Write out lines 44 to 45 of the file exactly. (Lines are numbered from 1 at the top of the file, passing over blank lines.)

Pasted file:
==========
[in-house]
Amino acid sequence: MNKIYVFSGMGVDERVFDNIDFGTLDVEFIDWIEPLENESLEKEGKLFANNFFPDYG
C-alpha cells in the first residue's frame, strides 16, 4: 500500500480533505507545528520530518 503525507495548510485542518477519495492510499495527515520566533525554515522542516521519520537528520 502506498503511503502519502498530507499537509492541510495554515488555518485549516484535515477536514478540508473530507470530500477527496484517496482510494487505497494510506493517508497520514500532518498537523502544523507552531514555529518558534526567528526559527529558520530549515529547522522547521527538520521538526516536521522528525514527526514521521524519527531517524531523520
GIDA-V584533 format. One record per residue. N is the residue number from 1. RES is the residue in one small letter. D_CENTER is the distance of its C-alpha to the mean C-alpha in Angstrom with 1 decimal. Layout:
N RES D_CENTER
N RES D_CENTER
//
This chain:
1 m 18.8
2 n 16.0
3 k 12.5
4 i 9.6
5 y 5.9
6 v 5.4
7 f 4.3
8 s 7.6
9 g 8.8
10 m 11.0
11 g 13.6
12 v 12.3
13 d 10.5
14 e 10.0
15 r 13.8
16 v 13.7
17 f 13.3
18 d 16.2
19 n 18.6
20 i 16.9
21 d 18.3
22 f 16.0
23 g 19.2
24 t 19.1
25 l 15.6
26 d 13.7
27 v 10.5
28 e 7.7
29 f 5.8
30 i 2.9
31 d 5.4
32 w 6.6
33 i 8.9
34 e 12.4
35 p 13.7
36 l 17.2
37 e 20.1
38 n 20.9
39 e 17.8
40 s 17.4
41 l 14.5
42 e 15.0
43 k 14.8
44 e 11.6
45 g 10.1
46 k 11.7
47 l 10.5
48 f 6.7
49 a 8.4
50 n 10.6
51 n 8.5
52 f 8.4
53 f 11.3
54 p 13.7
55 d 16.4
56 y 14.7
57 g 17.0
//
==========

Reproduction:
36 l 17.2
37 e 20.1